While the number of coronavirus cases is increasing rapidly around the world, in a recent study, Chinese doctors found the deadly virus in the sputum and faecal samples of some patients with negative pharyngeal swabs. The study published in the journal Annals Of Internal Medicine also found that several patients had positive real-time fluorescence polymerase chain reaction (RT-PCR) test results for coronavirus in the sputum of faeces after the swabs became negative.
The recent findings have raised concern over whether patients with negative swabs are truly virus-free or if sampling of additional body sites might be needed. According to the study, the Chinese doctors retrospectively identified a convenience same of patients who were admitted to a Beijing hospital with a diagnosis of COVID-19. They further paired RT-PCR testing of swabs with either sputum or faeces.
Out of the 133 patients, the researchers reportedly identified 22 with an initial or follow- up positive sputum or faecal samples paired with a follow-up negative pharyngeal sample. As per the research, RT-PCR positive for coronavirus of sputum and faeces was seen up to 39 and 13 days, respectively, after the obtained pharyngeal samples were negative.
According to reports, the findings are potentially important as they suggest that more study is needed, however, the researchers also cautioned that the study was not carried out in a systematic manner with a sampling of all patients in a protocolised manner, and it is not known whether the positive sputum or faecal results indicate that the patient could still be infectious to others.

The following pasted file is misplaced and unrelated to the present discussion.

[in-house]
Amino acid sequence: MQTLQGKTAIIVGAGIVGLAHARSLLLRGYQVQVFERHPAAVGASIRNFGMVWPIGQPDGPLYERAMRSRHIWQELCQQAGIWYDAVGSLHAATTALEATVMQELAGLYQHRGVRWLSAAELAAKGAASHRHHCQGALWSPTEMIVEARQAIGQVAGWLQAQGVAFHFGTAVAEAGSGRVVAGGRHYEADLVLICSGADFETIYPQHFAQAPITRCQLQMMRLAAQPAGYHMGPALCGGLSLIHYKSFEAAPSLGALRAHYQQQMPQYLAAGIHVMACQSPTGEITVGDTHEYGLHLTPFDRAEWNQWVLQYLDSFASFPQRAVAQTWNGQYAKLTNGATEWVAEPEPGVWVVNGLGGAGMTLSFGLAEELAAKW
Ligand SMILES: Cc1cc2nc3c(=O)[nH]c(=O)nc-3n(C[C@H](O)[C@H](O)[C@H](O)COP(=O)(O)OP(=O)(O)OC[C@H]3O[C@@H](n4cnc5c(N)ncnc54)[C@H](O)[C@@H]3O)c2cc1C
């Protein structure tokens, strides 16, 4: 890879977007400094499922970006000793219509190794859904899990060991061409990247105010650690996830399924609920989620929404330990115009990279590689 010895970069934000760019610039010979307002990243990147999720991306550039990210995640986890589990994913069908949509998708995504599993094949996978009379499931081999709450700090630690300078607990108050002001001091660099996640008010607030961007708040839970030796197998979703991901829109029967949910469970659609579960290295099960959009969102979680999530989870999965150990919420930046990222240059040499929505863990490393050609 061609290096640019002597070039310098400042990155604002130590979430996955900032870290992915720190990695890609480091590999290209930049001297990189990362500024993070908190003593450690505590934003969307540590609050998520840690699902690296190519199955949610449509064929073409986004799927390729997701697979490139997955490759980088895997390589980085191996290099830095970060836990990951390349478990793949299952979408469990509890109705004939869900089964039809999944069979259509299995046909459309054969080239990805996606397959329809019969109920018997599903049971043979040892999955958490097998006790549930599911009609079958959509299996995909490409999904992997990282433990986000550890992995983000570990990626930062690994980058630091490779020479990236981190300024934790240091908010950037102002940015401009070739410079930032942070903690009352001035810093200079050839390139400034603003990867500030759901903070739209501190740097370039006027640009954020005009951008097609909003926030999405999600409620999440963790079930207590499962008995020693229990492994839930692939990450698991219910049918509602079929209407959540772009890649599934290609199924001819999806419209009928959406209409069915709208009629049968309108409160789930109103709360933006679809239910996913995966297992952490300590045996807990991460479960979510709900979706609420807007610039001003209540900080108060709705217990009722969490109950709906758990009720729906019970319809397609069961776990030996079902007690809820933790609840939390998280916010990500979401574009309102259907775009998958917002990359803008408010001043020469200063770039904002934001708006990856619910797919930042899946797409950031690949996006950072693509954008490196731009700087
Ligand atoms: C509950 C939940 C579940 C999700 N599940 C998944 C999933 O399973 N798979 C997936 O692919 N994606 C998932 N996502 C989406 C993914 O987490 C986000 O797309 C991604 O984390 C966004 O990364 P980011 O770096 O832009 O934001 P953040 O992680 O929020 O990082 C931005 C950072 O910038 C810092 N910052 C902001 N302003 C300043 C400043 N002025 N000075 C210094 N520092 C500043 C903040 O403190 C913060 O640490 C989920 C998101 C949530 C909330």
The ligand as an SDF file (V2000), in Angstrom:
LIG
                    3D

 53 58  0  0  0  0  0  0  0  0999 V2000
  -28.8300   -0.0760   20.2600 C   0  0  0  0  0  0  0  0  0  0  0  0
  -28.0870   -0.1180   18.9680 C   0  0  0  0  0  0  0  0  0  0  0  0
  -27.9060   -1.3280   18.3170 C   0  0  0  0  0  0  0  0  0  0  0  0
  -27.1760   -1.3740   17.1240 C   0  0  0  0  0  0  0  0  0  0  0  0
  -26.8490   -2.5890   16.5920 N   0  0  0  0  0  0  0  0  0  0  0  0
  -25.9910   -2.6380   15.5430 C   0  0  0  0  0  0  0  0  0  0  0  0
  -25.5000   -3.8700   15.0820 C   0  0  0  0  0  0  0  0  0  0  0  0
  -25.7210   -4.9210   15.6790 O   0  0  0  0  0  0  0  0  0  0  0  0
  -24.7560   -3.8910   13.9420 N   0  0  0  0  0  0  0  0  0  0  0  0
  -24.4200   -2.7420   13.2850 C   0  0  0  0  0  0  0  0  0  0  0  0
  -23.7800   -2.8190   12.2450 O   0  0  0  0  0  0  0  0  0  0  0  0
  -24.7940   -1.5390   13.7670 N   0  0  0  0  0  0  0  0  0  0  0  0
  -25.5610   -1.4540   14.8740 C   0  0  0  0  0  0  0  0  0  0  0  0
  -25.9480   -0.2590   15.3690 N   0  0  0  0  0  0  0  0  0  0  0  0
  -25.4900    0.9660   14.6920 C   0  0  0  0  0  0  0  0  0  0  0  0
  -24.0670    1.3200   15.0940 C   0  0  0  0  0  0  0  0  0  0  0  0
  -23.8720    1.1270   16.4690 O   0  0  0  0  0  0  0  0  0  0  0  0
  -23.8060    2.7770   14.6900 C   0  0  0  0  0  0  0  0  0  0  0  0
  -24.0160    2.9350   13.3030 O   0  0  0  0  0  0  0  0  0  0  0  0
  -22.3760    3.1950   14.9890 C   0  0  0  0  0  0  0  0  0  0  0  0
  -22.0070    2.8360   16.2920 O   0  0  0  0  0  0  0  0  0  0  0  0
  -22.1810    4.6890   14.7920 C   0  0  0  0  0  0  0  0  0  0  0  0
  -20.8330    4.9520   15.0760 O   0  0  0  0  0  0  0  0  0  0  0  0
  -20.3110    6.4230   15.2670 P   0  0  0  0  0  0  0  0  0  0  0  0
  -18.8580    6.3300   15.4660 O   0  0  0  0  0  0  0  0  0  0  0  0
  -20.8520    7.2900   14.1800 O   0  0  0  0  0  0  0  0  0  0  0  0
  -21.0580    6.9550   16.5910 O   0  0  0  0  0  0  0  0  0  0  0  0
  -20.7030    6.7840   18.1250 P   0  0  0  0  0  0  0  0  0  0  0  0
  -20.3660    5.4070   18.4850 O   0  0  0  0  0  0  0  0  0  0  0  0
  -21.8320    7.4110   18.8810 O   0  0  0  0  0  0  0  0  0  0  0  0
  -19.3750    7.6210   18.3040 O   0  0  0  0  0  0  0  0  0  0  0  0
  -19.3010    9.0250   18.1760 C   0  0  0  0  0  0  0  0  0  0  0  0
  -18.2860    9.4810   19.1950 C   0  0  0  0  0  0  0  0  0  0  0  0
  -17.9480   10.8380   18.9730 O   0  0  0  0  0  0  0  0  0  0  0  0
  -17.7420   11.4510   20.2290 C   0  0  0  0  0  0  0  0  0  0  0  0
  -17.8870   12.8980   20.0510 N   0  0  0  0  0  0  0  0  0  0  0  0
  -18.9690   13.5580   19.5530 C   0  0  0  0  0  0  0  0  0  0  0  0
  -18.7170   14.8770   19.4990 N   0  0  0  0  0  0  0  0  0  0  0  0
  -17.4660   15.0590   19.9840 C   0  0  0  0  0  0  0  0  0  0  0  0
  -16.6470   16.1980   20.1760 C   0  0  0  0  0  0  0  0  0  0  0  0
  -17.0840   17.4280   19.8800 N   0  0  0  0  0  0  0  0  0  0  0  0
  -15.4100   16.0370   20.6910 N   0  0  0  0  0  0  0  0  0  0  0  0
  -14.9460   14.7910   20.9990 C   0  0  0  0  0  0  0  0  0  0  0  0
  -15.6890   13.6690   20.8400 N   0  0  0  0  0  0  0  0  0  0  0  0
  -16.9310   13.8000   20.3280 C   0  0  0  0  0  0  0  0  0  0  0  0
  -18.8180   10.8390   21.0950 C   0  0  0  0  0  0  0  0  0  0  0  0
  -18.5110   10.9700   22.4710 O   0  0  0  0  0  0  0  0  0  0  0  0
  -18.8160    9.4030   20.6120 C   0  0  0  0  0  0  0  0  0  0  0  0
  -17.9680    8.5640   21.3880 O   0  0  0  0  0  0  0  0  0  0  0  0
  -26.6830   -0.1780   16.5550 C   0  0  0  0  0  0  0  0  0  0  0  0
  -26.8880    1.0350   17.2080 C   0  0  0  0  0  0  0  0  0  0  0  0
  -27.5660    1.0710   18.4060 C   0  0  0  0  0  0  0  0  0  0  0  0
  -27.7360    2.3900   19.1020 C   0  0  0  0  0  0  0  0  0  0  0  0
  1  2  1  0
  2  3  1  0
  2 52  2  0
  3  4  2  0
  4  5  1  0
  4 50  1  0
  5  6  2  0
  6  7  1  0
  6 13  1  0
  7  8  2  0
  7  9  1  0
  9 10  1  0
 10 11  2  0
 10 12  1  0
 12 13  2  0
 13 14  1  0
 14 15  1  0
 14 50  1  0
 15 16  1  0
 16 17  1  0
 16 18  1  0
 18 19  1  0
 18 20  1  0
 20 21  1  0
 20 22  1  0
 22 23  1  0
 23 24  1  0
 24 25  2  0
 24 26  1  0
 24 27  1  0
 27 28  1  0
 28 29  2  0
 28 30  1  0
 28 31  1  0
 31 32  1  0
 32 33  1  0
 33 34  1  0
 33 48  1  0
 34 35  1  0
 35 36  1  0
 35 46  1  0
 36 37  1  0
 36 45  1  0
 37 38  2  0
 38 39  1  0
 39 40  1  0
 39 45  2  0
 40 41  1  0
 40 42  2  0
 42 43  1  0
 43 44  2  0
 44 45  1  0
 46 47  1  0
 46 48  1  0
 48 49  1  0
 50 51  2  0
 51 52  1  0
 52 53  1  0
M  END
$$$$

Meanwhile, according to another study conducted by Britain’s Imperial College, the death count from the coronavirus pandemic could hit 1.8 million worldwide. The Imperial College modelling simulations are based on the current data about the magnitude of the severity of the virus, its estimated mortality rate, contagiousness and the demographic and societal factors. The study reveals that if left unchecked, COVID-19 could have infected almost everyone on the planet this year, killing 40 million people, as per reports.
The report also discusses the varying levels of response, ranging from spontaneous social distancing to the tough lockdown measures that have been imposed in the worst-affected countries, and projects the potential health impacts across 202 countries.